April 25, 2007
I have the Wii for about a week now and it’s going great. I whacked at the air for tennis, and putted my golf balls. It was strange to play that game all by myself. It’s hard to explain the sensation. It was like playing air guitar. I felt silly. Probably like the first person who ran on a tread mill. But it was all fun. I think I would have felt less strange if other people were swinging along with me. What’s different about the conventional control versus the Wii remote? Well one thing is that I’m not accustomed to holding a remote more then an hour. Usually, I use the remote to turn on / off a television or adjust the volume. While I think that is one of the reasons, there are others. You see, at the same time that I got the Wii, my office decided to get rid of a big old electric type writer. I rescued it from the trash and brought it home with me. So I got to experience a leap forward into video technology and at the same time, a leap backwards. (Good examples of how old technology is sometimes better then the new one happen just now, as I was writing along and wanted to save it into this blog. Most of it disappear and fail to be visible. So I’ll try to rewrite what I was thinking about) Ah yes I was saying that I’m in my late thirties and wrote my school papers on a typewriter. As word processing programs became available, I made the switch over and have become accustom to writing in a non linear fashion; skipping around and adding and taking stuff away, editing as I write not after the fact. So after a session of air swing in-front of the television screen, I would go to my new old typewriter. There it was looming in front of me. The white paper looks to be the size of a match book sitting in an over size writing machine. It emitted a low hum. When I started typing, a clatter of keys come a live, as the daisy wheel rotated and the hammer head branded each precise letter into the pale white flesh of the page. I was knocking out words like it was going out of style. Never mind if it was good writing. I got that instant gratification of seeing what I wanted to say appears straight away. There was no going back, no editing. I was mesmerized with the mechanical process, staring at the hammer head that was making the words. I had to commit myself to the page. Everything I wrote was recorded. It was all so permanent.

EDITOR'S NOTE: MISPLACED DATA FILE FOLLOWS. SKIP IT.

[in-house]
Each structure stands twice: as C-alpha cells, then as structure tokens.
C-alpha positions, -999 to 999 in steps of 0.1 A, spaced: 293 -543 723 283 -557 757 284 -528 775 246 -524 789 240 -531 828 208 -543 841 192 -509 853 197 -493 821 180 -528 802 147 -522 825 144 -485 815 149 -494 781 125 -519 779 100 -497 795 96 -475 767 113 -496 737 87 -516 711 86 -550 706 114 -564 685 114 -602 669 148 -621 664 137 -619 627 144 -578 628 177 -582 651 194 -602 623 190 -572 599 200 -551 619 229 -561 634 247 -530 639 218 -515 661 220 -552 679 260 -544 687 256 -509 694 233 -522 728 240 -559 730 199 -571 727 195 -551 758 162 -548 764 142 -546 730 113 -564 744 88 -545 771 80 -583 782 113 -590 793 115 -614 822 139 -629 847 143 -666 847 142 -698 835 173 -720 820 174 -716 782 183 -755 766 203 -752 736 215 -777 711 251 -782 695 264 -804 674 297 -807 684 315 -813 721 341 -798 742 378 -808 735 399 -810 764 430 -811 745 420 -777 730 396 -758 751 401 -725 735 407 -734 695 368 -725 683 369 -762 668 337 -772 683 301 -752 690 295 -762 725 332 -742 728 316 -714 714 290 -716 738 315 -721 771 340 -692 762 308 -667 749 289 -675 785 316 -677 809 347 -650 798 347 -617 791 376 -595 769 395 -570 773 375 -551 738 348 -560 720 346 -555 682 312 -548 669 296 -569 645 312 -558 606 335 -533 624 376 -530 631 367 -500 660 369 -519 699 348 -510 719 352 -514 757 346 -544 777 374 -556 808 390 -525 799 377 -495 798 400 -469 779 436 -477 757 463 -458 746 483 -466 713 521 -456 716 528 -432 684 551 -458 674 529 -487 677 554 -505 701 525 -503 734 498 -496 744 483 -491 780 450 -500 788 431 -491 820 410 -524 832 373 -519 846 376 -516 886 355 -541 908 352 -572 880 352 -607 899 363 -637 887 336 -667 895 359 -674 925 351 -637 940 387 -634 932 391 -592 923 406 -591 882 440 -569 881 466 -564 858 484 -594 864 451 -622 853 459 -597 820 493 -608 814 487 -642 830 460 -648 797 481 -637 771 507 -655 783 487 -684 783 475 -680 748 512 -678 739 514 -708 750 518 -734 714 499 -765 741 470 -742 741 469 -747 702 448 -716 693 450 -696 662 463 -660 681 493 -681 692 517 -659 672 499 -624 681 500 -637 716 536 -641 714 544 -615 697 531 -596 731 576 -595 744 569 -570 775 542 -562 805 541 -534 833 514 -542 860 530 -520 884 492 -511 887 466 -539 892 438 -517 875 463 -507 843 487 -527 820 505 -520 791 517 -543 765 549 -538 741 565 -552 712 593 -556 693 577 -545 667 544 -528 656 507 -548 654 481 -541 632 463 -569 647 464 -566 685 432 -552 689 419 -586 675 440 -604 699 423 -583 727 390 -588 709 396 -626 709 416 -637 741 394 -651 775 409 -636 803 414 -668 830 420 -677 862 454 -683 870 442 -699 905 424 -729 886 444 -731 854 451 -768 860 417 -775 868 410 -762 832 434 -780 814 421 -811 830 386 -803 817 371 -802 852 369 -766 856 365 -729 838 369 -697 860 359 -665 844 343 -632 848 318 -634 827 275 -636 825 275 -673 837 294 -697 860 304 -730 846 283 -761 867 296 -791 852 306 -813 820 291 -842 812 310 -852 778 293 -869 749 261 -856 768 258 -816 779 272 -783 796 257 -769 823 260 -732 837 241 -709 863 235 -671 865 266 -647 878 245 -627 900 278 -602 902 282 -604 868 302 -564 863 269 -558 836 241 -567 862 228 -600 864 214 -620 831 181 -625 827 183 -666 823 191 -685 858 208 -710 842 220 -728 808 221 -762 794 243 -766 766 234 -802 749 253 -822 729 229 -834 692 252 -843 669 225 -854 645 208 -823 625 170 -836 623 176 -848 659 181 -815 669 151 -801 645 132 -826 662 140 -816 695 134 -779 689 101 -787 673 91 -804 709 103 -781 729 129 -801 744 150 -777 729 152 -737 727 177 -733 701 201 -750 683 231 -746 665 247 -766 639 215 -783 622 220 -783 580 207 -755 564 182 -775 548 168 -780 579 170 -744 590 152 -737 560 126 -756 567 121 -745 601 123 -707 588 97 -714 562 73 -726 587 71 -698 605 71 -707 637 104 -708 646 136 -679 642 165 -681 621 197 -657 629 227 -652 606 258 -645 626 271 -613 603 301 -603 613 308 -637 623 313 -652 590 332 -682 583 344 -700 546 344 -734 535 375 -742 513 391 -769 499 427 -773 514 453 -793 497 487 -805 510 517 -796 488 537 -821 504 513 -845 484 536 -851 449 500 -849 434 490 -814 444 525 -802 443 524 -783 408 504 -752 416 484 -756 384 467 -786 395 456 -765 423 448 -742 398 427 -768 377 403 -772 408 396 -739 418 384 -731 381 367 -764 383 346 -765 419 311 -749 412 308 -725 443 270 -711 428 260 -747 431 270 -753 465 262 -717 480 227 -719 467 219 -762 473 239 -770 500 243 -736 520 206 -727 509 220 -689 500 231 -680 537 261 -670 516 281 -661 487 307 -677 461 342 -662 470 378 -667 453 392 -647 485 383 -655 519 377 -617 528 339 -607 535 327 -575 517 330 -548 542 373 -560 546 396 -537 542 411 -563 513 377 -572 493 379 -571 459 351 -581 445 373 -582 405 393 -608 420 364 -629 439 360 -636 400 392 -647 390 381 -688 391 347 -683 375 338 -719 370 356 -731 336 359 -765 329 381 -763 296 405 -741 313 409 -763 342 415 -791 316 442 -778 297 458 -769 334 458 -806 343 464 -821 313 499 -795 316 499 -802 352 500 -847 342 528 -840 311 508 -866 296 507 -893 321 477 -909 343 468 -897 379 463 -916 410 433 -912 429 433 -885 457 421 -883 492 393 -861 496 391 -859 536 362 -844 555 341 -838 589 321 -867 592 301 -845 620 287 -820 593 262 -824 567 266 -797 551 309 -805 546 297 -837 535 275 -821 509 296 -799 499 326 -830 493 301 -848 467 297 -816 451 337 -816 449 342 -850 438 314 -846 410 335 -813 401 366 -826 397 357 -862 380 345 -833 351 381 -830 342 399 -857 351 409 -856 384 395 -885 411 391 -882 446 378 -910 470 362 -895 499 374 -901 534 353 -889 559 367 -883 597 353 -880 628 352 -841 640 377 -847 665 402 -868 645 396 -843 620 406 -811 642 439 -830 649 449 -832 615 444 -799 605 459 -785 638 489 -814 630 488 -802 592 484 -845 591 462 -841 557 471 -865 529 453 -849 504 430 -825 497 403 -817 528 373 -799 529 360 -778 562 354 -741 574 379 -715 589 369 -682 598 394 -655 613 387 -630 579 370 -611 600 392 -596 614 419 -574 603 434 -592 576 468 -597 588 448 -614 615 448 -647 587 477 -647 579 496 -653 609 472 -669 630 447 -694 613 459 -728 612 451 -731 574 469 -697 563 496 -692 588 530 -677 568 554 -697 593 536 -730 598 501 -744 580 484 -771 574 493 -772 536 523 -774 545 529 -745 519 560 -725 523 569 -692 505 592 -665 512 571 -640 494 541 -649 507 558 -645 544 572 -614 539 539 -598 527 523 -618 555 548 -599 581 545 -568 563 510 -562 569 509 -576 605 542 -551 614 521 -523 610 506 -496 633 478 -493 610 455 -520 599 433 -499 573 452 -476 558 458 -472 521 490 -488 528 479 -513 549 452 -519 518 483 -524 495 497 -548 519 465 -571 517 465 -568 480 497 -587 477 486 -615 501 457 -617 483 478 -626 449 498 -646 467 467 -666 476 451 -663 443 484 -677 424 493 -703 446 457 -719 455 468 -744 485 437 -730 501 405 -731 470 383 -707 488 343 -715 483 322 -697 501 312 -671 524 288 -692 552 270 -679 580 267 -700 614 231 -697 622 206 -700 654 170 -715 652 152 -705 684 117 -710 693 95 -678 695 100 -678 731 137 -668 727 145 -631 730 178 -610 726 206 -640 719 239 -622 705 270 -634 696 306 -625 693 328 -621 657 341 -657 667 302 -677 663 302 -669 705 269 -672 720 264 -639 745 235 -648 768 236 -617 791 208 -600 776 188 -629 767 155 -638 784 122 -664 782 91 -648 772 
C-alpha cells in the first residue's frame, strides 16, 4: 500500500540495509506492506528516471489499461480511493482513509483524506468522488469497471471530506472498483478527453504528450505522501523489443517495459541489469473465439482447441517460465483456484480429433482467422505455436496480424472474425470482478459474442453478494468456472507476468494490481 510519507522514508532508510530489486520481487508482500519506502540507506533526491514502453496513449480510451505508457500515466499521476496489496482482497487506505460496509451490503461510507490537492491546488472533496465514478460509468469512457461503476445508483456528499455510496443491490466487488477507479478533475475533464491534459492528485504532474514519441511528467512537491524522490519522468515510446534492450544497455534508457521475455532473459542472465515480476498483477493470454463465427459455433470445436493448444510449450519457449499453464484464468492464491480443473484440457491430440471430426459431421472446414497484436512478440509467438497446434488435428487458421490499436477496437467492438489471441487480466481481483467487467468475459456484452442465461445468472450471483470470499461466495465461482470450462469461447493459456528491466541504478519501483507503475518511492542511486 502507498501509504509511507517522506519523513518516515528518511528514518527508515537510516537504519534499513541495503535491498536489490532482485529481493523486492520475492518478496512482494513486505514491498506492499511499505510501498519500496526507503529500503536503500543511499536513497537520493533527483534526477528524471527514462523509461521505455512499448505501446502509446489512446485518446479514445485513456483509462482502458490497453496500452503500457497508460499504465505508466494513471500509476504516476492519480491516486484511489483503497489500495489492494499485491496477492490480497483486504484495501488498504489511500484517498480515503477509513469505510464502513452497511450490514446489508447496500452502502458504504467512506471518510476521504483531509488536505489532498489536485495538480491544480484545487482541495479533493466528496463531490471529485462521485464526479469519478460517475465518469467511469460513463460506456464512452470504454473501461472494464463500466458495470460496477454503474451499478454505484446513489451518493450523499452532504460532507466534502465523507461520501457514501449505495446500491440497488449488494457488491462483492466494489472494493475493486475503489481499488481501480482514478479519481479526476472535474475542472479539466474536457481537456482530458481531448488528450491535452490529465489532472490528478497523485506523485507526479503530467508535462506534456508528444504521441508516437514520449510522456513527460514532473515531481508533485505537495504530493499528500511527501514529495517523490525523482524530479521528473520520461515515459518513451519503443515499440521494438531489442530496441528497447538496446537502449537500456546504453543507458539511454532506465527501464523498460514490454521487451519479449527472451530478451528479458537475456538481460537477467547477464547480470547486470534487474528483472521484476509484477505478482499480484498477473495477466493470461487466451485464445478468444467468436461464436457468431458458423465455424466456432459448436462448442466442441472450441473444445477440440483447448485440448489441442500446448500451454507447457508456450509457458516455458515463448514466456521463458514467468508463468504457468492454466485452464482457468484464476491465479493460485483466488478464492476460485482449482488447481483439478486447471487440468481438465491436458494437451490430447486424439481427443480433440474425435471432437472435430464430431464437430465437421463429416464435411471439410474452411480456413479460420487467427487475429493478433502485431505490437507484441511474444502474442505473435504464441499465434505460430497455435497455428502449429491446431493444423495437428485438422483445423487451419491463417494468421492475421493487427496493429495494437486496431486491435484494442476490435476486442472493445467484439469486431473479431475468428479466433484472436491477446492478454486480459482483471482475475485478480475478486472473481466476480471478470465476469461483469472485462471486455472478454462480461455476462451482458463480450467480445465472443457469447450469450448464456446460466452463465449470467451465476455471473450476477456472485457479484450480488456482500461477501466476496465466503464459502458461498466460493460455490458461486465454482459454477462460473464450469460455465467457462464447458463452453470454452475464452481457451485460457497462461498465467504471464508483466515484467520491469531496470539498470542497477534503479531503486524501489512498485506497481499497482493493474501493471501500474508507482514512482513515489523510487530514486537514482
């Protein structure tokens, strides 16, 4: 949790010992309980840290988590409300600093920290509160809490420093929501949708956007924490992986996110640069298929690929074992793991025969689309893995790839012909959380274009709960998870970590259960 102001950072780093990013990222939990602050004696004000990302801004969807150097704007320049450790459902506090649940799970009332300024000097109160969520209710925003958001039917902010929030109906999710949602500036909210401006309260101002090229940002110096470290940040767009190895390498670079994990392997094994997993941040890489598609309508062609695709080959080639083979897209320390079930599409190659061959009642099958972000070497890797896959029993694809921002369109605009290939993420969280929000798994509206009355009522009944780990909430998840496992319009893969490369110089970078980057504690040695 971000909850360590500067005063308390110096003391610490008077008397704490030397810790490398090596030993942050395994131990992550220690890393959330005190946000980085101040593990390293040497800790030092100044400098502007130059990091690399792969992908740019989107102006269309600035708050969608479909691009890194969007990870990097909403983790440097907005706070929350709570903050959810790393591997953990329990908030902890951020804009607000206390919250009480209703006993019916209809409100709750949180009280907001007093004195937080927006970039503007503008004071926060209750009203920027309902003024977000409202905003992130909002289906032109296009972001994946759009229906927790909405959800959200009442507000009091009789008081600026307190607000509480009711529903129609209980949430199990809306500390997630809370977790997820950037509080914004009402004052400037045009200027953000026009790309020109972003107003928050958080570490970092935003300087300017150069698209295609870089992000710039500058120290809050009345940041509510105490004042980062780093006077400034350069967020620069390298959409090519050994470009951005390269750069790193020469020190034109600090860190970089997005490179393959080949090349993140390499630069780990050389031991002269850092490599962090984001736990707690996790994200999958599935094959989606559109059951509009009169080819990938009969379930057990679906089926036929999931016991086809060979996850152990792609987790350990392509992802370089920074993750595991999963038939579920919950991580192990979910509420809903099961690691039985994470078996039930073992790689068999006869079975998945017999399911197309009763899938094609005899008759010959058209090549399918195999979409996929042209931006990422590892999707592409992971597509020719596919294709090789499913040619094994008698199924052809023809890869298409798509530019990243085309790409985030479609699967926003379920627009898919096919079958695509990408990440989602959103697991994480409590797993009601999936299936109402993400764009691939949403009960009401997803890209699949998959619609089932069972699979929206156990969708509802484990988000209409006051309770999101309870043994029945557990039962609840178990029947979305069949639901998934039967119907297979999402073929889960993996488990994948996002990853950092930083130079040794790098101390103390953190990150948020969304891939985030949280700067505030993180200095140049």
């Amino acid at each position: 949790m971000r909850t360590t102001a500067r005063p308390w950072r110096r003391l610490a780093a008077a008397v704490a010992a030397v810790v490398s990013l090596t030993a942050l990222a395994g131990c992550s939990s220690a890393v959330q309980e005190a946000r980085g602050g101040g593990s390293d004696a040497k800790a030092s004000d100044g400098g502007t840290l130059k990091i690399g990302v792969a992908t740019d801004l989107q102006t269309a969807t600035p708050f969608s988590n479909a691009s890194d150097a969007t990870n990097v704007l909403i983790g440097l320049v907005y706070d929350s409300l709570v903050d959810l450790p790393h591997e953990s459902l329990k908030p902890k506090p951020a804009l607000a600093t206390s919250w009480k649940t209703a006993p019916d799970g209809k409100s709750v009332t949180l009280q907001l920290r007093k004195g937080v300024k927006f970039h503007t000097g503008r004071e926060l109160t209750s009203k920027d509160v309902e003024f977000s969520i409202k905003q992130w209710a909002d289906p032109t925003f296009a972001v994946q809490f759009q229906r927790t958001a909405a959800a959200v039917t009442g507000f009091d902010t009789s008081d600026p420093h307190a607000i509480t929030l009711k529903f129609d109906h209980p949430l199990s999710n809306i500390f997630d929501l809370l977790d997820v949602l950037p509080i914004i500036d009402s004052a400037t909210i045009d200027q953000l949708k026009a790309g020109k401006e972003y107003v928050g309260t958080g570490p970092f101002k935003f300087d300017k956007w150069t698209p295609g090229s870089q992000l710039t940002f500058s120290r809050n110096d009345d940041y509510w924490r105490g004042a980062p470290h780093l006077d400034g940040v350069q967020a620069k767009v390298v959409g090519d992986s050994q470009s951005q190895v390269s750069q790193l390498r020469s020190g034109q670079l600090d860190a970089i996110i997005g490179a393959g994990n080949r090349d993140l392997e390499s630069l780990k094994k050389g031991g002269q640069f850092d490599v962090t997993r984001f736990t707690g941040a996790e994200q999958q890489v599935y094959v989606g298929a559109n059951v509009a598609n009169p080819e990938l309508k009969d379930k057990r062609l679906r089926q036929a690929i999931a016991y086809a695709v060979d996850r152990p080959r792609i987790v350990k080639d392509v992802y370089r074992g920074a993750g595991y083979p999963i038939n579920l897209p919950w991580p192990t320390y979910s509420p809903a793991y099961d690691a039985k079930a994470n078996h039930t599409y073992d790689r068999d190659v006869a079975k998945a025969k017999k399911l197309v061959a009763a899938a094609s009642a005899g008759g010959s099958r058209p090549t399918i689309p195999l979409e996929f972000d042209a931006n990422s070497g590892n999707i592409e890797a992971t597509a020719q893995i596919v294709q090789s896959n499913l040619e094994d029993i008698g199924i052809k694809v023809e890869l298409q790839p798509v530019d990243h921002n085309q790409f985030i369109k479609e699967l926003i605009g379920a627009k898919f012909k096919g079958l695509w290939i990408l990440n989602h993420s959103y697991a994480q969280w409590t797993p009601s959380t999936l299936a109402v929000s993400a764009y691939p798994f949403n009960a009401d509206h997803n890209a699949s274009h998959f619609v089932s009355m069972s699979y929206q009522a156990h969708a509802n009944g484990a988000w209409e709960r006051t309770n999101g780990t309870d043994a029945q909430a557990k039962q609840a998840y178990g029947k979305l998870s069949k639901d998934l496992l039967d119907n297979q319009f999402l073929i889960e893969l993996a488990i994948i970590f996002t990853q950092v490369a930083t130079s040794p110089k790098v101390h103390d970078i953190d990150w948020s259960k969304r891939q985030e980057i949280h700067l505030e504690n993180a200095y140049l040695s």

What’s this got to do with the Wii? Well imagine that you are air typing. What if there was a way to tape ten sensors to your fingers and thumbs and it recorded your typing? That’s what playing with the wireless Wii remote is like. It made me think that it’s possible to create a writing machine without the keyboard. The strange sensation can be compare to typing without a keyboard, though Wii is far away from such an apparatus. (Recently, Wii added Opera Internet search capability. So if you have a big screen, you can surf along in the 42″ plus plasma-tic t.v. screen. There are rumors of a keyboard, but a wired ordinary board. One can save a favorite website for easy access. So next time one doesn’t have to hunt and peck the virtual keyboard one letter at the time with the Wii Remote.)
You get the picture. It’s like swinging a remote instead of a golf club. I had become accustom to conventional controls for video games. This is one leap into the virtual world. Still there are clues to ground the player in the physical world. Built into the Wii remote has a small sensor that vibrates and alerts me that I’ve placed the cursor onto the right spot. So Wii has given us a visual and well as a physical clue. You don’t see this feature built into the mouse. It’s amazingly easy to adapt to this type of intuitive remote.